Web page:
“Scarpa” — It means “shoe,” so I’m guessing their forebears were shoe-makers, though then again, it’s possible that it was once somebody’s nickname (in Venice, at least, nicknames are fairly common and the person bears it for life and even sometimes leaves it to his children.)  However, another hypothesis holds that it could be a variation of Karpathos, the Greek island known as “Scarpanto” in Venetian, and which formed part of the Venetian “Sea State” from 1306 to 1538, plenty long to germinate names.  Thousands of Greeks lived in Venice, so the place name may have shifted to a personal name.

There are lots of names that come from places, sometimes Venetianized, such as:

Visentin (vee-zen-TEEN): Vicentino, or from Vicenza

Piasentini (pya-zen-TEE-nee): Piacentino, or from Piacenza

Veronese: from Verona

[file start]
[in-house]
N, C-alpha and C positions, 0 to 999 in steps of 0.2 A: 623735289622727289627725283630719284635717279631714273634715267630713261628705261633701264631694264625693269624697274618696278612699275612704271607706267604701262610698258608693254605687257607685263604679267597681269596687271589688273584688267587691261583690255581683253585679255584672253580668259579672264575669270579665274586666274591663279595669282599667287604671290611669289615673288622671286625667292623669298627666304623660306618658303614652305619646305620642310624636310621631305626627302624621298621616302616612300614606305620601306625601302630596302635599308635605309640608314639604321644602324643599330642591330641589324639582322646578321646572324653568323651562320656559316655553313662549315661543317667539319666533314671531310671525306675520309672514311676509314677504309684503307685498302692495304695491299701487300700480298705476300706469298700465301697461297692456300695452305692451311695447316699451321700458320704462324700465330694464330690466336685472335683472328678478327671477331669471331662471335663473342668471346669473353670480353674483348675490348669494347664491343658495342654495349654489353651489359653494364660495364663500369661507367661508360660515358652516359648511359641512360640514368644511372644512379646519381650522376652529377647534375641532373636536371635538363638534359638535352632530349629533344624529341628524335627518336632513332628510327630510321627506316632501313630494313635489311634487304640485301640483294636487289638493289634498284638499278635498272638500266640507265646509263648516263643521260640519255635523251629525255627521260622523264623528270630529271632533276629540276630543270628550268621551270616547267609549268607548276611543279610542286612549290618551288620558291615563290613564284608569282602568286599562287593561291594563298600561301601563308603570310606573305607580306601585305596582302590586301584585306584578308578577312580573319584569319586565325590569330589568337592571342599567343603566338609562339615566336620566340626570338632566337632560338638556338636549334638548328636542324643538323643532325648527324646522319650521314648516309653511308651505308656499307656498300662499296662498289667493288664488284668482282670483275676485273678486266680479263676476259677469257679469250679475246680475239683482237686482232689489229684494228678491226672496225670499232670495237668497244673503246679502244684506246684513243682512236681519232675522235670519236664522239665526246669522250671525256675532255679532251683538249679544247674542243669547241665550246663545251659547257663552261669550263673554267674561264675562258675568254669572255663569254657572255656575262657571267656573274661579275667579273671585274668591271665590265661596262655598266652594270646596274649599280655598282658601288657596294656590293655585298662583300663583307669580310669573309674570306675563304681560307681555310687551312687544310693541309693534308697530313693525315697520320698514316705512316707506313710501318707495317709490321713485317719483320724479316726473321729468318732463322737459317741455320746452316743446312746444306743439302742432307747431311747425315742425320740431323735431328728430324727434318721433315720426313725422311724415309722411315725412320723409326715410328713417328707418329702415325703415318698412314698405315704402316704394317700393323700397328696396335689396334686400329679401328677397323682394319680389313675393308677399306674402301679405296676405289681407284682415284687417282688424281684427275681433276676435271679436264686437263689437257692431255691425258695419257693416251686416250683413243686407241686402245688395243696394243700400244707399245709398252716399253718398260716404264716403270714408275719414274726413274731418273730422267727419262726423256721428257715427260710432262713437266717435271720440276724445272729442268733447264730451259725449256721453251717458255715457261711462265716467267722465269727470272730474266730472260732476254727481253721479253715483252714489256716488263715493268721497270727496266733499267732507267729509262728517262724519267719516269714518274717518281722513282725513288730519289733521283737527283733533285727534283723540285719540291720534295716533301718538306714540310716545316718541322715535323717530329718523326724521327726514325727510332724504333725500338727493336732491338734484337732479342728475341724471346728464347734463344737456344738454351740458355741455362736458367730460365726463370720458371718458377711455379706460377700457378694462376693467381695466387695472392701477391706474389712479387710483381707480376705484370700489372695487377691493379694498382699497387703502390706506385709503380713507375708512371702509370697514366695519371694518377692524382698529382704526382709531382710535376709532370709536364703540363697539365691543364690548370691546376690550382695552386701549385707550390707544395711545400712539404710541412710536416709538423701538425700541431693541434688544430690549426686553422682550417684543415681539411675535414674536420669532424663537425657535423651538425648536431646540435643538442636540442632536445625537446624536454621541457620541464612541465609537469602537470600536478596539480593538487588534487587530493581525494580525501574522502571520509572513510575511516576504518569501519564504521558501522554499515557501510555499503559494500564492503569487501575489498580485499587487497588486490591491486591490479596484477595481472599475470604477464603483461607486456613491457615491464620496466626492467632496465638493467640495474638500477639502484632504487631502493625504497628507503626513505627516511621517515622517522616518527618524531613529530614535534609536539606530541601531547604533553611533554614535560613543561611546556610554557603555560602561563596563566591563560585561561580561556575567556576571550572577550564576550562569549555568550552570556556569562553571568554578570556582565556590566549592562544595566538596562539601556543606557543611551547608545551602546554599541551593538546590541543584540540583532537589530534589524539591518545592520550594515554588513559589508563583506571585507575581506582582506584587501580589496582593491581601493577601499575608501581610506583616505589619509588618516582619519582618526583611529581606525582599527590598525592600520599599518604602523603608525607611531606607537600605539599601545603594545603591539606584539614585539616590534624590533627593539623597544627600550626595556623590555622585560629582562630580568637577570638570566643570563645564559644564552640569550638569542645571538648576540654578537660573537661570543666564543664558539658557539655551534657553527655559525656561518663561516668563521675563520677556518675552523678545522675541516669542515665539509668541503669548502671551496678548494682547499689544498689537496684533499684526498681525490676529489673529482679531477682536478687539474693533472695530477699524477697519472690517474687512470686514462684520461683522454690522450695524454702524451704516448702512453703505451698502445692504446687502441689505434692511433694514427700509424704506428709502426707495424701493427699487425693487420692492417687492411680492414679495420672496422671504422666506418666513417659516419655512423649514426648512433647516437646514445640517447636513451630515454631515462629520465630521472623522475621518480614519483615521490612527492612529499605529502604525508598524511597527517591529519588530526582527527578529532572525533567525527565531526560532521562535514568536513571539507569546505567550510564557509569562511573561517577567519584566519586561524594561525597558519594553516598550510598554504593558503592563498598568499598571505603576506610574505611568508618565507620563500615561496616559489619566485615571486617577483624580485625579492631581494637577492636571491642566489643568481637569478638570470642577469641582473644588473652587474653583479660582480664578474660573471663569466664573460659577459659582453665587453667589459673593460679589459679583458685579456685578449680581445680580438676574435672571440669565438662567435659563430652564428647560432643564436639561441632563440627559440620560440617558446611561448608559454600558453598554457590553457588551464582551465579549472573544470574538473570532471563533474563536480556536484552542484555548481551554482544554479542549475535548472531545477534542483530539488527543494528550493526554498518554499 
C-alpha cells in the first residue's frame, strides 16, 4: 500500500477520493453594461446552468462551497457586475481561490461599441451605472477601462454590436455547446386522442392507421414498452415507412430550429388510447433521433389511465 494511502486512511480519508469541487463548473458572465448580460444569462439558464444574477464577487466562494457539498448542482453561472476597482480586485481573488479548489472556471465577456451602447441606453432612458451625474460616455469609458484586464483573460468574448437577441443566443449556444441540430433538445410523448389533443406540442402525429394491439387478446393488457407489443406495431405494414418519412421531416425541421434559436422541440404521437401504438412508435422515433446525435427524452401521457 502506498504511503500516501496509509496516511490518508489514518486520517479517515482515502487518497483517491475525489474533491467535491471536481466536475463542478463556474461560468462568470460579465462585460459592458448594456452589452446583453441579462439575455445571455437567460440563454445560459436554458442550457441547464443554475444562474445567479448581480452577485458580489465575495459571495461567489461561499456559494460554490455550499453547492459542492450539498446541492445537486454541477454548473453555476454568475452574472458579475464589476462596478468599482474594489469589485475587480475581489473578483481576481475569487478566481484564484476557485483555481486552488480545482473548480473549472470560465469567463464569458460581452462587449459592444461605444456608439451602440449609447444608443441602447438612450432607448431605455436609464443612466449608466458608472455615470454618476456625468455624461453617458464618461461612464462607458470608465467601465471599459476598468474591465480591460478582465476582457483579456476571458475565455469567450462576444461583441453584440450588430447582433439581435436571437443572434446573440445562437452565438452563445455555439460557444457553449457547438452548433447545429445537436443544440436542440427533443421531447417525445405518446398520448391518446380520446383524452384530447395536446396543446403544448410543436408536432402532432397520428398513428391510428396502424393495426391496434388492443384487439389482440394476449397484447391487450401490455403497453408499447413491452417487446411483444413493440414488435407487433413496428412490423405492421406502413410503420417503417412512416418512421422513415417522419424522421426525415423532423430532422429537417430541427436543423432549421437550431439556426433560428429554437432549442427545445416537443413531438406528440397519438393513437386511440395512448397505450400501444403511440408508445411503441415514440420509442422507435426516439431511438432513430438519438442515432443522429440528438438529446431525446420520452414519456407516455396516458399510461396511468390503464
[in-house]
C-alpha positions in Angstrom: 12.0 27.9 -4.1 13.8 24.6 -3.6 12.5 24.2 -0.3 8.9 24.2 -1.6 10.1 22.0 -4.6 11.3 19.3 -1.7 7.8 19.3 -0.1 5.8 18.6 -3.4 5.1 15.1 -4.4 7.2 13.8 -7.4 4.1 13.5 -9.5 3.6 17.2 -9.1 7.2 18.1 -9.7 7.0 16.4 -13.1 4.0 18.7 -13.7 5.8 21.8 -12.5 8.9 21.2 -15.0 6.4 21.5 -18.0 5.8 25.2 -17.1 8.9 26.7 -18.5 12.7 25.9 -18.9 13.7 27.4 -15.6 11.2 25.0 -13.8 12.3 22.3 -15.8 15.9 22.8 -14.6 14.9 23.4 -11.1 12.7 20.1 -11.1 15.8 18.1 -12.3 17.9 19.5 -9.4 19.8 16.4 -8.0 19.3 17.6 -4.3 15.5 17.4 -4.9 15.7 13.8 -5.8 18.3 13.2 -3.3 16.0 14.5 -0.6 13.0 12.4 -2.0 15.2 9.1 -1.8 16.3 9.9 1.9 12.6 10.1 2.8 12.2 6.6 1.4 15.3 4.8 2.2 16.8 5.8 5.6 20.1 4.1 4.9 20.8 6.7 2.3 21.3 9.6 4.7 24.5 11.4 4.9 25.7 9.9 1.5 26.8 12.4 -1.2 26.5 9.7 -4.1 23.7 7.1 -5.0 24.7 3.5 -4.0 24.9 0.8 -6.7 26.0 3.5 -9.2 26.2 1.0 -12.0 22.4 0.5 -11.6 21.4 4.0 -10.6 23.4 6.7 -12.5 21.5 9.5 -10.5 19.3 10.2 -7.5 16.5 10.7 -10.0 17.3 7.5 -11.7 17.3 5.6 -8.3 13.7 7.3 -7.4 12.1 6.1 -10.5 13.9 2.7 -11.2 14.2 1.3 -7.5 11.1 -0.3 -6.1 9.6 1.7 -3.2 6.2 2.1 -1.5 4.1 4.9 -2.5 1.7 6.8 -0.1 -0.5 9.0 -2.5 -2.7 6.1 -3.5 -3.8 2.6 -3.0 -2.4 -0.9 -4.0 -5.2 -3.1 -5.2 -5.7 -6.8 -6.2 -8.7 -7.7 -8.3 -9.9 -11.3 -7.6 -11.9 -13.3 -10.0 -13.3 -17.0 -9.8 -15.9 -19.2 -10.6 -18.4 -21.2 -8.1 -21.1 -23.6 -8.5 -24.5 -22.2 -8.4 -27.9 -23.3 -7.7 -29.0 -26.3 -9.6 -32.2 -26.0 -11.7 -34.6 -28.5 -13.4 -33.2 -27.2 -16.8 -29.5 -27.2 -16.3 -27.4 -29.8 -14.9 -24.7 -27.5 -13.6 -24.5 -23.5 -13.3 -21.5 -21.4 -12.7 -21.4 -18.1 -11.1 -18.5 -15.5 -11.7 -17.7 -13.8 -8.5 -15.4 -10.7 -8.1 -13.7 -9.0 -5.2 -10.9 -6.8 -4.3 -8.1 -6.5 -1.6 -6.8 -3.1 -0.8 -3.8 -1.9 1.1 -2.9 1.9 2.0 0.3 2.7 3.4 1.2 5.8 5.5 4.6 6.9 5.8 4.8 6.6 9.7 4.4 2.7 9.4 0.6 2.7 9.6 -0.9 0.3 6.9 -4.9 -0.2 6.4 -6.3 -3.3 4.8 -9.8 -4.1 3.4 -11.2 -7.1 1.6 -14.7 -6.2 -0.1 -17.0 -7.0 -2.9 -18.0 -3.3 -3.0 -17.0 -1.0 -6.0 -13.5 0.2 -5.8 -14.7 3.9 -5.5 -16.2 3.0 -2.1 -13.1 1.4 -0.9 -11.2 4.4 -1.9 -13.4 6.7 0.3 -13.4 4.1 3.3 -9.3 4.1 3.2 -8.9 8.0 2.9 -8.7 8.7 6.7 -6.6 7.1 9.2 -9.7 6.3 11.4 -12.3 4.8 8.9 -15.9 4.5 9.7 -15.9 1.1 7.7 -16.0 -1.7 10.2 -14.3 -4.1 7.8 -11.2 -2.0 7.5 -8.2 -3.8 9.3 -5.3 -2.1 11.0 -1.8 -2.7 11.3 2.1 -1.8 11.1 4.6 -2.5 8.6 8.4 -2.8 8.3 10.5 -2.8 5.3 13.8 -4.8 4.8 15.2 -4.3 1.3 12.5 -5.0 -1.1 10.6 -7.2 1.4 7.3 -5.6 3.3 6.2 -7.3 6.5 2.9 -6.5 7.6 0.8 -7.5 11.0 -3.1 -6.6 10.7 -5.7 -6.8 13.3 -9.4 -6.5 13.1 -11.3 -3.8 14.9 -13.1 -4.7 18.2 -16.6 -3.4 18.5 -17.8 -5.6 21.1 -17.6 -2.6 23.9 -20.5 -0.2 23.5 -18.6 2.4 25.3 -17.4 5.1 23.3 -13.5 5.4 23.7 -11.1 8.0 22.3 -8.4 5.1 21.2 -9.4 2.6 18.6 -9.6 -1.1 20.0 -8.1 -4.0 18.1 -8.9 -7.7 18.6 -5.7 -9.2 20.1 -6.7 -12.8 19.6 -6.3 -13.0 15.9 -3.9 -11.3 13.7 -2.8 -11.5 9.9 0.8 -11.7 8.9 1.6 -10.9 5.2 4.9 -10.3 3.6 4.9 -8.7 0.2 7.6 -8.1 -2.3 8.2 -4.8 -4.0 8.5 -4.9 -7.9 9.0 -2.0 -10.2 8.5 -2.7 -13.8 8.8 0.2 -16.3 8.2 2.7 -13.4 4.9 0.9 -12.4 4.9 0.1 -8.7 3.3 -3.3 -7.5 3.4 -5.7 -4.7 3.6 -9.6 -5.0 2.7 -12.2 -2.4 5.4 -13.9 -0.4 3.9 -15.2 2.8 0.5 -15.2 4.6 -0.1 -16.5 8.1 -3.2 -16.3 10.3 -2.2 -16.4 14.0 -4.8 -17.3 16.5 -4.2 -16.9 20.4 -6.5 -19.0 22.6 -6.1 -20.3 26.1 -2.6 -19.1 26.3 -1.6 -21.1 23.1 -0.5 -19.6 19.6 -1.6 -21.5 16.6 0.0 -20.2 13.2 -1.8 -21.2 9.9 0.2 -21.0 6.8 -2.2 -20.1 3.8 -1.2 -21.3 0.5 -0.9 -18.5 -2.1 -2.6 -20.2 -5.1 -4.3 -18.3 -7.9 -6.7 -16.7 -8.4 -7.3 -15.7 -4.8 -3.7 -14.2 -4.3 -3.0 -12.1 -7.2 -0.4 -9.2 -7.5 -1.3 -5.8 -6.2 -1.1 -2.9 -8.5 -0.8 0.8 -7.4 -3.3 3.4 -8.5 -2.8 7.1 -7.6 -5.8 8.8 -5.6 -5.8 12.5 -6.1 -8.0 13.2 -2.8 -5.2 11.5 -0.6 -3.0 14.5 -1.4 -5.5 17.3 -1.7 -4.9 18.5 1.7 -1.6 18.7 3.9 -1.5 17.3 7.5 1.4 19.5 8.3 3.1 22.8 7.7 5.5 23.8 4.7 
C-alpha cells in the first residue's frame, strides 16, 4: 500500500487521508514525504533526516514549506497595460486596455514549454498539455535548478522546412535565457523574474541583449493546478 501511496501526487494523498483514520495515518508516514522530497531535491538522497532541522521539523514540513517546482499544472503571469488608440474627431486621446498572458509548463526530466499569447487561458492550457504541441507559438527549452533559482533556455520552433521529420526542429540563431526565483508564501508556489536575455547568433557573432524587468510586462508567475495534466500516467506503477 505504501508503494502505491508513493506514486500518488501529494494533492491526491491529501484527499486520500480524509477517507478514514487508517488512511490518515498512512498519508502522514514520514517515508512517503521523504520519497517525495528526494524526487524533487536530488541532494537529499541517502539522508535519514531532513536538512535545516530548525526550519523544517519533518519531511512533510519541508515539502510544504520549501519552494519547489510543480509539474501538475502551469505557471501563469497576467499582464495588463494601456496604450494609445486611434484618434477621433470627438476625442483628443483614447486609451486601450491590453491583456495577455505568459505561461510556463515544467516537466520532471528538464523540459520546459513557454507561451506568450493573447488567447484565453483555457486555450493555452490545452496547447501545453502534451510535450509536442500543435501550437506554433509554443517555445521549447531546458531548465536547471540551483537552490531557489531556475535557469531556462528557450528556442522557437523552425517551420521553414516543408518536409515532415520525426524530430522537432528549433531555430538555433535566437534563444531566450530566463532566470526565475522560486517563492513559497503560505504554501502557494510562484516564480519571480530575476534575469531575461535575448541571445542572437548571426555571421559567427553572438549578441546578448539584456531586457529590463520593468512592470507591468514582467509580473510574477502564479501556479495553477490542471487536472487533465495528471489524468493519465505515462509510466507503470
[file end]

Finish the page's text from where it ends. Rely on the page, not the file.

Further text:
Trevisan (treh-vee-ZAHN): from Treviso

Furlan (foor-LAHN): from Friuli

Schiavon (skyah-VOHN): from Schiavonia, later Slavonia, which is now the easternmost part of Croatia. The Venetians were known to trade, among other valuable merchandise, in slaves, which often came from Central Asia or the Balkan hinterland. “Schiavo” (SKYA-voh), conveniently shortened, means “slave.”  Slav – Slave.  Not made up.

The names and the centuries may change, but the crime described on a plaque inside the Arsenal remains the same (translated by me):

The names may change, but the activity described on a plaque inside the Arsenal remains the same regardless of time, nation, or blood type (translated by me): “5 June 1743 Gabriel di Ferdinando was the Adjutant of the Admiral of the Arsenal He was banished under threat of hanging for being an unfaithful administrator guilty of enormous extremely grave detriments inflicted in the management of the public capital.”